LE MAYEUR: THE IMPRESSIONIST PAINTER-TRAVELLER
Belgian painter Adrien-Jean Le Mayeur de Merpres (1880-1958) only painted the beautiful things that surrounded him and which inspired his aesthetic vision. A clear part of his oeuvre emerged as the painter began a period of intensive travel to the south of France, to Italy, and further afield such as India, Madagascar, North Africa and various other countries. Le Mayeur's comfortable financial situation allowed him to reside in places for as long as he desired and fully absorb the particular atmosphere of his surroundings. This period of travelling could be reconstructed for our present reference from written sources such as letters, newspaper cuttings or reviews of his series of exhibitions. After an unceasing quest for inspiration in exotic corners of the world, the painter discovered his ideal location: the Indonesian island of Bali, where he settled permanently in the early 1930s.
Never attracted to the methods of the newly developed Modern school, Le Mayeur instead followed the best traditions of the Impressionists and sought a lifetime of light, colour and beauty. The three presented works are fine examples of his impressionistic influences. All painted plein-air, they depict European scenes and landscapes; places with which Le Mayeur travelled to during his earliest excursions away from his native Belgium.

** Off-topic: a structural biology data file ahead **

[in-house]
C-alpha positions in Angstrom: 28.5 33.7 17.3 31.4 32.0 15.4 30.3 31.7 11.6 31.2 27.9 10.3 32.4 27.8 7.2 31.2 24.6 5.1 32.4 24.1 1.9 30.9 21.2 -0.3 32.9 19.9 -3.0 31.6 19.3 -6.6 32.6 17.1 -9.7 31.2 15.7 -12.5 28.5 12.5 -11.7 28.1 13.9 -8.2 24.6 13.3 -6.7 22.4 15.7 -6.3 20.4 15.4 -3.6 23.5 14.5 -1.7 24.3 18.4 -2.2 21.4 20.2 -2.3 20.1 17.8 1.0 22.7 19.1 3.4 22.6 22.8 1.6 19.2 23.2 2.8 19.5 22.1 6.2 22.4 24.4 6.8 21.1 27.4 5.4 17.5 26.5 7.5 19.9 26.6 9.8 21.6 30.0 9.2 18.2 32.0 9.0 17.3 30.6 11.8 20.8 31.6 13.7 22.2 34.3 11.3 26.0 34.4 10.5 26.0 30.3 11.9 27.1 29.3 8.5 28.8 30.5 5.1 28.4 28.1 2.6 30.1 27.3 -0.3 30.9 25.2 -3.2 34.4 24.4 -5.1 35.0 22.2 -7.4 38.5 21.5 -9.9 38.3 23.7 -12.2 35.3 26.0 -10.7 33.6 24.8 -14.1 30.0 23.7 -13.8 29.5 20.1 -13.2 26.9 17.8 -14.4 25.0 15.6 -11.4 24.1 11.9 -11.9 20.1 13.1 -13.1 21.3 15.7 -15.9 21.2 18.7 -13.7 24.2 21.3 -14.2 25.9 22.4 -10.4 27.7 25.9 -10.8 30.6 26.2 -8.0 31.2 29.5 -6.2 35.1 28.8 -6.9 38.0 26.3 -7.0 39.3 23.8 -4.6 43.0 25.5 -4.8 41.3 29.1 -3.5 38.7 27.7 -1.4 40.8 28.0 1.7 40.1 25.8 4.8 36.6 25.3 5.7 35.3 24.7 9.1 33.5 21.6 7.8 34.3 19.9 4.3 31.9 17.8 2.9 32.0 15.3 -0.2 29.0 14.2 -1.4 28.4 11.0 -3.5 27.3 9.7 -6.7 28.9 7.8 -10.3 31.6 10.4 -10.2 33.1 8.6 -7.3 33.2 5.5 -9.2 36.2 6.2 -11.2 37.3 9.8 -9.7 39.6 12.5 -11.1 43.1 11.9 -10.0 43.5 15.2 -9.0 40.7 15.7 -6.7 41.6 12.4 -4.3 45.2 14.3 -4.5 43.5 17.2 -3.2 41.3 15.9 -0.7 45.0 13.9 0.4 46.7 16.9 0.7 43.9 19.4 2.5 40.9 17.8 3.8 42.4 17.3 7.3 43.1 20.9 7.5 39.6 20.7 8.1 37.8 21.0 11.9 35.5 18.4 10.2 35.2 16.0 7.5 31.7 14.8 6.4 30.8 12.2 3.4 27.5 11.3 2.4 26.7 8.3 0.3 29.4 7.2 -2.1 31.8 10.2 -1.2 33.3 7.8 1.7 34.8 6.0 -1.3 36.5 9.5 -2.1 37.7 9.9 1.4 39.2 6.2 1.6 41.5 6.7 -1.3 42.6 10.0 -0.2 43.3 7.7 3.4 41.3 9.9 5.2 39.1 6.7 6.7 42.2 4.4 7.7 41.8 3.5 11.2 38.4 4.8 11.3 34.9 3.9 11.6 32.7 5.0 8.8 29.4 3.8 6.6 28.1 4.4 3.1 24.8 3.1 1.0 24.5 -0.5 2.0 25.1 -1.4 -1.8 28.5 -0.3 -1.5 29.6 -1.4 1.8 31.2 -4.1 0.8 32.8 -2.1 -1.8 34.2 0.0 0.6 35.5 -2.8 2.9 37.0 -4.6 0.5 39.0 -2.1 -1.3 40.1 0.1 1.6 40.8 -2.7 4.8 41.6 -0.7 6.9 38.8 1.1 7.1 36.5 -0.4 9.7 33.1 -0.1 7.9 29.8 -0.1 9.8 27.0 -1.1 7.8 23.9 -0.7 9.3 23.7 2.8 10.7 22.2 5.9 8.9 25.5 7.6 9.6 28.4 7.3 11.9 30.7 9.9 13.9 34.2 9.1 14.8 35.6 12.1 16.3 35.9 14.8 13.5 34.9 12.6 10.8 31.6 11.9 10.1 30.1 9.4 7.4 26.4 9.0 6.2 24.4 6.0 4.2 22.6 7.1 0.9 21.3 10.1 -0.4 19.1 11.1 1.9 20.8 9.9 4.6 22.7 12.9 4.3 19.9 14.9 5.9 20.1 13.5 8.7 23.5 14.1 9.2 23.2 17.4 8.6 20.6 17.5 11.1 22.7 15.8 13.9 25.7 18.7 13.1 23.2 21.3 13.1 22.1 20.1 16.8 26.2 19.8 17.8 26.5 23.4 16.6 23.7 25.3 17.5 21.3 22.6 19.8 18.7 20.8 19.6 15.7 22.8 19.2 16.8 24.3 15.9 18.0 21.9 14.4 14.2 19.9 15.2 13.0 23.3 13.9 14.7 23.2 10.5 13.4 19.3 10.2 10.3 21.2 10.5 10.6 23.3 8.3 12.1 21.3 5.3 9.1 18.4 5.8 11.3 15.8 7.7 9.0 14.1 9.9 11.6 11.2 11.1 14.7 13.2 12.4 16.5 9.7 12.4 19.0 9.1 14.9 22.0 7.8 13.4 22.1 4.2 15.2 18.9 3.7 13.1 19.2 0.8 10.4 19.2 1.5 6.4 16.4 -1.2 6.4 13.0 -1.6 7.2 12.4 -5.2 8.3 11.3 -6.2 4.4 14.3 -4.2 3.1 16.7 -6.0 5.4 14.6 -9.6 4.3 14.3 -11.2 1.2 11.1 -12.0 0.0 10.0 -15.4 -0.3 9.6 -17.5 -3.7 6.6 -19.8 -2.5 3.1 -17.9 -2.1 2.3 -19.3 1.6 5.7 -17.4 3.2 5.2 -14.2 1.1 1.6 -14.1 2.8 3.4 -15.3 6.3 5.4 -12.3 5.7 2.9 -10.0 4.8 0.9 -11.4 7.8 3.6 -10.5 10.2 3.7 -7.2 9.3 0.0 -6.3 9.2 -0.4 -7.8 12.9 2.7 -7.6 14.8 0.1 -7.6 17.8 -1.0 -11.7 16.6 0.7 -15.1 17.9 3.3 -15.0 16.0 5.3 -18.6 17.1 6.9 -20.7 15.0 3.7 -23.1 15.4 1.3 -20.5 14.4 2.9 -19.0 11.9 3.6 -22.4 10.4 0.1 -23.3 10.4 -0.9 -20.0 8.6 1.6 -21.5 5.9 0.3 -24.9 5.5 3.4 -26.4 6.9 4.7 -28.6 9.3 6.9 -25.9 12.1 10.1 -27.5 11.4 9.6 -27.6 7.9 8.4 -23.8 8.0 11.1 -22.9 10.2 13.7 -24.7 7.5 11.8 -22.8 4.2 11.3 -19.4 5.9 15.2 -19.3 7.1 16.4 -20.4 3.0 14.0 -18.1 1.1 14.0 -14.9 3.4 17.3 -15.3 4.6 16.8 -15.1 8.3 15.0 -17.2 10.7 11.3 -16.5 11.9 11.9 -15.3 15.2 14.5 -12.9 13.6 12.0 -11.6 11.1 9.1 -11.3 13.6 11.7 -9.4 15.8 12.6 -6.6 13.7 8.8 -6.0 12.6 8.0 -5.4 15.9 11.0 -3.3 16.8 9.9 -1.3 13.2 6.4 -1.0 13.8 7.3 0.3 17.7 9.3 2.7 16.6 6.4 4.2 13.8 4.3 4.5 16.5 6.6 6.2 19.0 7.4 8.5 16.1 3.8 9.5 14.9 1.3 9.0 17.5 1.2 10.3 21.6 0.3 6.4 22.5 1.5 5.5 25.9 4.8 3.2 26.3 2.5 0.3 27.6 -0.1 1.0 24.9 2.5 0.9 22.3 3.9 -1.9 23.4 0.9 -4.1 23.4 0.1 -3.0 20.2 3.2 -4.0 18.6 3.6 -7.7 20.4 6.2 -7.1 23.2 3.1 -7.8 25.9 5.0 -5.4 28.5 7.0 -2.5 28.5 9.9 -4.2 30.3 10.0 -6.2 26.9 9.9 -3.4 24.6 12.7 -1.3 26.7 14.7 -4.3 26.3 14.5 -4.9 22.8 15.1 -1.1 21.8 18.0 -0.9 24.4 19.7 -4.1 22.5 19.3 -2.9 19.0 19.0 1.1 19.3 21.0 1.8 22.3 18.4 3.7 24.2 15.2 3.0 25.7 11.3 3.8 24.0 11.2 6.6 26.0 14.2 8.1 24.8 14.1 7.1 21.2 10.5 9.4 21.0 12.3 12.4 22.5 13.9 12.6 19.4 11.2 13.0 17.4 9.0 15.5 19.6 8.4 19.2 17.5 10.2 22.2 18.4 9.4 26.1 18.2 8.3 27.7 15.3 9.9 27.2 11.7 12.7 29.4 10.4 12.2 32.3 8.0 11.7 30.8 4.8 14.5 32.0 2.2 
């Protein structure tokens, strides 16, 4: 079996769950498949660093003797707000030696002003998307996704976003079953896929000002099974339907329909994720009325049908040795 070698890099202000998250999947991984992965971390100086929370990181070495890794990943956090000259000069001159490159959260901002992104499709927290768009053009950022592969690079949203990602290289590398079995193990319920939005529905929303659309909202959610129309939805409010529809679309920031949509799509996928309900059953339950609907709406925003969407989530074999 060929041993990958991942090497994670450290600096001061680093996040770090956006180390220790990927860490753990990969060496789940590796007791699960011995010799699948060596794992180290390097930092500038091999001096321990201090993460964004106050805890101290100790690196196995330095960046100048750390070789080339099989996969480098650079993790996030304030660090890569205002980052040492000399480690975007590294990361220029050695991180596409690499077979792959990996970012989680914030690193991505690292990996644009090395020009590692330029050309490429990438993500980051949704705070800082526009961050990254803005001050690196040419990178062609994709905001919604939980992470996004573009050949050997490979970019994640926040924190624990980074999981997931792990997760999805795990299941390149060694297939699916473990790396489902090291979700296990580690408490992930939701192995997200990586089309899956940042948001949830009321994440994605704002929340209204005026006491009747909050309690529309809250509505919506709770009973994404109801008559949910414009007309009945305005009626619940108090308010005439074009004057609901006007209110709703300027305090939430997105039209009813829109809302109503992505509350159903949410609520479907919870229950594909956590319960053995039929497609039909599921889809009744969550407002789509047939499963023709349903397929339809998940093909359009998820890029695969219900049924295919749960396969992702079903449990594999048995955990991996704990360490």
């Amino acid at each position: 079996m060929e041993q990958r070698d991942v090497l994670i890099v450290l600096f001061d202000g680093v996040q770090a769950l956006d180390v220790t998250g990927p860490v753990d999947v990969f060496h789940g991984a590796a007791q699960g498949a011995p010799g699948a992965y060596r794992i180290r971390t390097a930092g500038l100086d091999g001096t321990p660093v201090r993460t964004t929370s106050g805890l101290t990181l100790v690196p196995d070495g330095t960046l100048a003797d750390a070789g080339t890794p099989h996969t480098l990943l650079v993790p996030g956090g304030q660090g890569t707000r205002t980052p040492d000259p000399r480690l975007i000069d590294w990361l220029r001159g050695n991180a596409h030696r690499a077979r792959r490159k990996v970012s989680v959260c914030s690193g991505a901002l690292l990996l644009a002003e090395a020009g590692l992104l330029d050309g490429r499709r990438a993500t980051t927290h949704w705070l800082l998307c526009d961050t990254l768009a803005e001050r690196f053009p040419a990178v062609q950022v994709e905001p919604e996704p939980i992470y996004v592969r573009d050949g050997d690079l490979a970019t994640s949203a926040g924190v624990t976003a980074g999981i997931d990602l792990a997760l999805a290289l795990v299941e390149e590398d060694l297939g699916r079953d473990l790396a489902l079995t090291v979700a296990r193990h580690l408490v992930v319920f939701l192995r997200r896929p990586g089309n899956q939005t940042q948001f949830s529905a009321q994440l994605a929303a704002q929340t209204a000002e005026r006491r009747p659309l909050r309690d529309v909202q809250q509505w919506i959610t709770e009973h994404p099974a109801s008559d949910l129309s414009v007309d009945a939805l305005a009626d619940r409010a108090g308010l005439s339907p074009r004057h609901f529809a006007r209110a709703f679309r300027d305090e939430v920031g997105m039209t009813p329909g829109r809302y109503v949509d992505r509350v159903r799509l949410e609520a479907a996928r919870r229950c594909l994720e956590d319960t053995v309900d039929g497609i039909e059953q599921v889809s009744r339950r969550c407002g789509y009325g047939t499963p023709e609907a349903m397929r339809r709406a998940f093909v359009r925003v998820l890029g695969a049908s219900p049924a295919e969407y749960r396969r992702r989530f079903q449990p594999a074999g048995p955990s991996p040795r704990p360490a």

Un Village de Flandres en été (Lot 3492) portrays a colourful and tree-filled countryside in Flanders. Within the foreground we notice a horse-drawn carriage; with the village, its habitations and bell tower in the distance. In an article on the occasion of Le Mayeur's 1924 exhibition at Giroux's, an art critic wrote that Le Mayeur was 'crossing' the Flemish countryside when he was in his land of birth Belgium: "He travelled through Flanders, searching for places where the wings of his restless soul might spread under a pale-golden sun."
Bateaux (Lot 3493), a lively sailing scene, was most probably achieved circa 1931, during the artist's journey in Marseillle. At this time Le Mayeur was sketching and painting everything he could see from his balcony of the port of the 'la Canebière'. In contrast, within another marine scene Scène Vénetienne (Lot 3494) the painter's perspective was of a river flowing inland, observing the gondolas and the Venetian architecture in the background; a highly atmospheric creation in light pastel colours.